“Let’s meet Daddy at the airport when he comes home,” my daughter suggested. I said we probably won’t be able to do that. It costs a lot of money to take the trains all the way there and back but we can definitely meet him at the station when he arrives.
The next couple of days we were supposed to have been in Singapore, we went through our everyday routine, going to school and work. Inside though, I was committed to saying yes and why not to my kids. When my son suggested putting all three lemons worth of peels destined for the compost pile into the bathtub, I said yes and they had a ball splashing in lemon scented water and playing with the slippery peels. When my daughter suggested doing a hike and a picnic up the mountain that Saturday (complete with lunch boxes and sweets after), I said yes and we explored a new trail up.
We have been up this mountain countless times but that day, because we were supposed to be somewhere else, it felt different to me. I am having as much fun as I would have with my kids in Singapore. In the end, it didn’t matter where we were. We would have found a way to enjoy the moment. The airline gave us the unexpected gift of disappointment and the chance to learn how not to let others rob us of our ability to live in the moment. Life is not always fair but we can choose how to respond — a priceless thing to leave our kids with.
At the foot of the mountain, there is a sign for a nearby cafe that we have always ignored the past 4 and a half years. That afternoon found the three of us trekking in its direction. The nondescript facade said nothing of what was inside. When we opened the door, our jaws dropped into a big round O. It felt like we stepped through Doraemon’s dokodemo door right into 1920s Europe. We were blown away by its quirkiness. The next day with my husband back from Singapore after taking an earlier flight home, we went to the cafe together and enjoyed a lovely lunch. We marveled at still having places to explore right in our very own backyard.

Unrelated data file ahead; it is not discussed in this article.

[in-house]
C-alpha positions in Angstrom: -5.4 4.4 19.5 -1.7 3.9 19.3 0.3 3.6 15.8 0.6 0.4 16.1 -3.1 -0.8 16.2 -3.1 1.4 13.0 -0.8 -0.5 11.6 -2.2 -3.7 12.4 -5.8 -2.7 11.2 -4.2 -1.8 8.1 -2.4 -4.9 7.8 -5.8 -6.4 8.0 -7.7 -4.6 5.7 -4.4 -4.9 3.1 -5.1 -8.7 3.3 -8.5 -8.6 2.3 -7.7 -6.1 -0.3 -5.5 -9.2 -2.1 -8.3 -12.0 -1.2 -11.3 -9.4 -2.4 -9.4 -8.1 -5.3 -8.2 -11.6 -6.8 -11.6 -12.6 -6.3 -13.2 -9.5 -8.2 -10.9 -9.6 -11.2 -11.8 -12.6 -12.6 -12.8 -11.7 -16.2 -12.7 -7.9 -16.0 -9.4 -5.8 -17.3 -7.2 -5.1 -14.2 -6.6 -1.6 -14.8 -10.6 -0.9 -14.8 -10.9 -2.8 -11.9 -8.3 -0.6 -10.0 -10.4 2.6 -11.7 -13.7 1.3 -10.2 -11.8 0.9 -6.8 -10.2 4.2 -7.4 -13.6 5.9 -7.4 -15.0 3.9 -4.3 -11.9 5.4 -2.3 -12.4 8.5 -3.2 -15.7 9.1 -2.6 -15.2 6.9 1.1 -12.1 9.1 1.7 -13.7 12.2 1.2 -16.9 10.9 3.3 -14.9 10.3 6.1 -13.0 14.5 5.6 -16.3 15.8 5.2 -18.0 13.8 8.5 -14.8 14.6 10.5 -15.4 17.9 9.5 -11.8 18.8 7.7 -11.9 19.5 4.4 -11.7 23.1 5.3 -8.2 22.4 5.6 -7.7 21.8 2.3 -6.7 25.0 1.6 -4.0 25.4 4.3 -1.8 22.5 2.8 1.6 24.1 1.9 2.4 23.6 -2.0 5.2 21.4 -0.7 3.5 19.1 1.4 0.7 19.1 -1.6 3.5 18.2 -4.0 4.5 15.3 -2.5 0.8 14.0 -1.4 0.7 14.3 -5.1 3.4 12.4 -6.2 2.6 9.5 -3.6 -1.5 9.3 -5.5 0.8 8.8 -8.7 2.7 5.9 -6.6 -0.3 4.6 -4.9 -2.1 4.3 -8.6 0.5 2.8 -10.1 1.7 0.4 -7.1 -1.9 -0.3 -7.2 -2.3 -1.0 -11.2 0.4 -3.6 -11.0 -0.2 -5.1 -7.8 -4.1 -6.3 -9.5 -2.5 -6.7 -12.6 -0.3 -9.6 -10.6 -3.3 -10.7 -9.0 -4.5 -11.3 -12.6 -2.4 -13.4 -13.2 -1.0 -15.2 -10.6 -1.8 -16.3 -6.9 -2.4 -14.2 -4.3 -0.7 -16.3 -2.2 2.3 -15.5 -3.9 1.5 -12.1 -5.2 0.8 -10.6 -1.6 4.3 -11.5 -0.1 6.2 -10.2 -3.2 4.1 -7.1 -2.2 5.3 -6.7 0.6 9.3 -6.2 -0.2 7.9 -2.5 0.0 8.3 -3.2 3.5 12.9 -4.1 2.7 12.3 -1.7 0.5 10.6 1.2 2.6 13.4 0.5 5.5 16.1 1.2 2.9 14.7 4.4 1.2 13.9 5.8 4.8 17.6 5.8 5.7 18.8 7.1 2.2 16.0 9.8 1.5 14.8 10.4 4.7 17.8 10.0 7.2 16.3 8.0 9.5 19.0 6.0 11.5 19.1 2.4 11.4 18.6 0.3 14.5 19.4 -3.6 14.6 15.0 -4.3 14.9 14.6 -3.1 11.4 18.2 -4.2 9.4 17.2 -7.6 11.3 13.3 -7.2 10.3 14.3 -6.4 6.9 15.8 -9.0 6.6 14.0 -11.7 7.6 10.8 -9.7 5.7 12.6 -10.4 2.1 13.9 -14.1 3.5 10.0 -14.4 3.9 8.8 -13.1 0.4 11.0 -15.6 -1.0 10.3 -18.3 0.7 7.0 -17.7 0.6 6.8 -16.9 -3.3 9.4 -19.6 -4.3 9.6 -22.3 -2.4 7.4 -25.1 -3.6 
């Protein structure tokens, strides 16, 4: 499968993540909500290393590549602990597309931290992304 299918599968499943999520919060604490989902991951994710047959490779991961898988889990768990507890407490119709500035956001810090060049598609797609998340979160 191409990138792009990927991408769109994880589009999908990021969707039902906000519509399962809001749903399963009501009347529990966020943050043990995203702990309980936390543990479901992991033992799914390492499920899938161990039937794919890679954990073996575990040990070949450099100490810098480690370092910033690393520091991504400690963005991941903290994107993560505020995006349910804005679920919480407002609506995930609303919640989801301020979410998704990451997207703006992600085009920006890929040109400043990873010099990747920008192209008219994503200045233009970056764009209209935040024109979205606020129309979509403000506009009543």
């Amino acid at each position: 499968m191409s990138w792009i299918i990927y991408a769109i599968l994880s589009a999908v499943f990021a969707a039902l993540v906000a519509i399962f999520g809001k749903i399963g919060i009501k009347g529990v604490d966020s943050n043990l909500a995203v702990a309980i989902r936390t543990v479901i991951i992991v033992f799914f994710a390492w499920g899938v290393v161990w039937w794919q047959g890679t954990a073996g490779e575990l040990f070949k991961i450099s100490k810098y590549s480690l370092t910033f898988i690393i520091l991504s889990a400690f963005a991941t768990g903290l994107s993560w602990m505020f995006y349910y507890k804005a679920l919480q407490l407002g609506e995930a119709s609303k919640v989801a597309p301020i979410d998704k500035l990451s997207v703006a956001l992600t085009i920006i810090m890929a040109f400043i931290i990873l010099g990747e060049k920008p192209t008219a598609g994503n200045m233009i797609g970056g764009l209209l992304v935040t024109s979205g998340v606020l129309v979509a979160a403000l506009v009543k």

In a letter my husband wrote me while he was in Singapore, he said,
It is not the large events in life that shape our memories but the small passing of words and connections. A joke here. A gentle word there. A sharing of something unexpected. A realization that I am connected to these people around me and they impact my life. It is those unplanned events that truly shape my memories… (big events) are merely the backdrop. The mistake I make from time to time is to confuse the background (events) as being more important than the foreground (the people I’m with). I think the best example of this are weddings. It is all a spectacle with little consideration to the celebration of the union. And perhaps that is just the way it is meant to be. But those celebrations do not allow for spontaneity or vulnerability: two key things I believe that connects people and creates lasting memories. So, this trip has been good in many ways. And I believe we will move along and see it as a sad experience but surely not something that shaped our relationship to each other. A lost opportunity to see something together but not a loss to our relationship with each other. Remembering that puts the whole incident in perspective.